Last week, the Utah Supreme Court ruled that prosecutors violated a defendant’s Fifth Amendment privilege against self incrimination when they presented testimony about his refusal to give police the passcode to his cell phone. In State v. Valdez, the court found that verbally telling police a passcode is “testimonial” under the Fifth Amendment, and that the so-called foregone conclusion exception does not apply to “ordinary testimony” like this. This closely tracks arguments in the amicus brief EFF and the ACLU filed in the case.
The Utah court’s opinion is the latest in a thicket of state supreme court opinions dealing with whether law enforcement agents can compel suspects to disclose or enter their passwords. Last month, EFF supported a petition asking the U.S. Supreme Court to review People v. Sneed, an Illinois Supreme Court opinion that reached a contrary conclusion. As we explained in that brief, courts around the country are struggling to apply Fifth Amendment case law to the context of compelled disclosure and entry of passcodes.
The Fifth Amendment privilege protects suspects from being forced to provide “testimonial” answers to incriminating lines of questioning. So it would seem straightforward that asking “what is your passcode?” should be off limits. Indeed, the Utah Supreme Court had no trouble finding that verbally disclosing a passcode was protected as a “traditionally testimonial communication.” Notably there has been dissent from even this straightforward rule by the New Jersey Supreme Court. However, many cases—like the Sneed case from Illinois—involve a less clear demand by law enforcement: “tell us your passcode or just enter it.”
Unfortunately, many courts, including Utah, have applied a different standard to entering rather than disclosing a passcode. Under this reasoning, verbally telling police a passcode is explicitly testimonial, whereas entering a passcode is only implicitly testimonial as an “act of production,” comparable to turning over incriminating documents in response to a subpoena. But as we’ve argued, entering a passcode should be treated as purely testimonial in the same way that nodding or shaking your head in response to a question is. More fundamentally, the U.S. Supreme Court has held that even testimonial “acts of production,” like assembling documents in response to a subpoena, are privileged and cannot be compelled without expansive grants of immunity.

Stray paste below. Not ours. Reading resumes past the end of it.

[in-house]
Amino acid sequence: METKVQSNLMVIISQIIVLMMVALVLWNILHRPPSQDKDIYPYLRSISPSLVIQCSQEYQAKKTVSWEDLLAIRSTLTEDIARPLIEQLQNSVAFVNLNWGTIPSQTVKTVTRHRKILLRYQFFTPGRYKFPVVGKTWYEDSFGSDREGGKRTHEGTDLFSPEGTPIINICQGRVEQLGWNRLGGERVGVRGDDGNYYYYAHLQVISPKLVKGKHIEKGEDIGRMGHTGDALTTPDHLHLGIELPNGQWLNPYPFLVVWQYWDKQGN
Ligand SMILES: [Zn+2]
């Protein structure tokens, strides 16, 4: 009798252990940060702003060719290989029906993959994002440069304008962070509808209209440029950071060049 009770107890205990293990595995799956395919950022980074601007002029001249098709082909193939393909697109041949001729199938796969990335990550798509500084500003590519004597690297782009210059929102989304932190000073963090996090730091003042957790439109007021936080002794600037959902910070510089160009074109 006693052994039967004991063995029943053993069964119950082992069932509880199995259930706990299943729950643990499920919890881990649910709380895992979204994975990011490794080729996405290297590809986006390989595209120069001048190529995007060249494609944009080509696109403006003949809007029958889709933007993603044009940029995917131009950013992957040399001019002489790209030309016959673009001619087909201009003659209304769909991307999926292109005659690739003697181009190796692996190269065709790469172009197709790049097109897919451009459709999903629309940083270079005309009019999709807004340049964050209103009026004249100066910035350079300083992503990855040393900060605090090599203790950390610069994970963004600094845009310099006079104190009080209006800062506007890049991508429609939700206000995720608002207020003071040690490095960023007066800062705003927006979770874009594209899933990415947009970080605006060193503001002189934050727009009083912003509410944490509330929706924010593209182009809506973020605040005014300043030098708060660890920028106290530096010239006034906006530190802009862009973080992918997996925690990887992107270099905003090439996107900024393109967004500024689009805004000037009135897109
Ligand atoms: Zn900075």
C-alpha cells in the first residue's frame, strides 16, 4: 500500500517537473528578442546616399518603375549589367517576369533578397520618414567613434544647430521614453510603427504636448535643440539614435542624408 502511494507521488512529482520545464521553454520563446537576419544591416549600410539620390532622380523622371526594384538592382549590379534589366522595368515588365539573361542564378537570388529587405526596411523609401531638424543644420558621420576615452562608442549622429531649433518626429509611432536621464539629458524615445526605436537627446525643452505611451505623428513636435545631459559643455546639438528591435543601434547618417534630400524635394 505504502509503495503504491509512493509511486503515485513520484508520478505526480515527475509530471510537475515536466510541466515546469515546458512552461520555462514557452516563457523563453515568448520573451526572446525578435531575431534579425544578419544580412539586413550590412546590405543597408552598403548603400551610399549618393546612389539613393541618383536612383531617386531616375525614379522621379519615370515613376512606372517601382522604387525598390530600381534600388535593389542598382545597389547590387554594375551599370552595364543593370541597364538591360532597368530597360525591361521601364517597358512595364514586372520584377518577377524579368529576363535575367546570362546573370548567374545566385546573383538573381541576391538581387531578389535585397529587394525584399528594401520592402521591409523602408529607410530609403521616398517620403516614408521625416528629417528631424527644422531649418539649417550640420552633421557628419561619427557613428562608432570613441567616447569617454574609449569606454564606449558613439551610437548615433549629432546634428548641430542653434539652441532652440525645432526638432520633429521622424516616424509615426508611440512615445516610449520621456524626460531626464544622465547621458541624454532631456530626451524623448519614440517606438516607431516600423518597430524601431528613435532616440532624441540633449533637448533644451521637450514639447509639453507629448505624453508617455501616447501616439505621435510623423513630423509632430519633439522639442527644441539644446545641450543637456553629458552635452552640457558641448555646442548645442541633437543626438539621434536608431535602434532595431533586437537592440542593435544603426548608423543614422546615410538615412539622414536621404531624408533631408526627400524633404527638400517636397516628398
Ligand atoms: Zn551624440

A related issue has generated even more confusion: whether police can compel a suspect to enter a passcode because they claim that the testimony it implies is a “foregone conclusion.” The foregone conclusion “exception” stems from a single U.S. Supreme Court case, United States v. Fisher, involving specific tax records—a far cry from a world where we carry our entire life history around on a phone. Nevertheless, prosecutors routinely argue it applies any time the government can show suspects know the passcode to their phones. Even Supreme Court justices like Antonin Scalia and Clarence Thomas have viewed Fisher as a historical outlier, and it should not be the basis of such a dramatic erosion of Fifth Amendment rights.
Thankfully, the Utah Supreme Court held that the foregone conclusion doctrine had no application in a case involving verbal testimony, but it left open the possibility of a different rule in cases involving compelled entry of a passcode. Make no mistake, Valdez is a victory for Utahns’ right to refuse to participate in their own investigation and prosecution. But we will continue to fight to ensure this right is given its full measure across the country.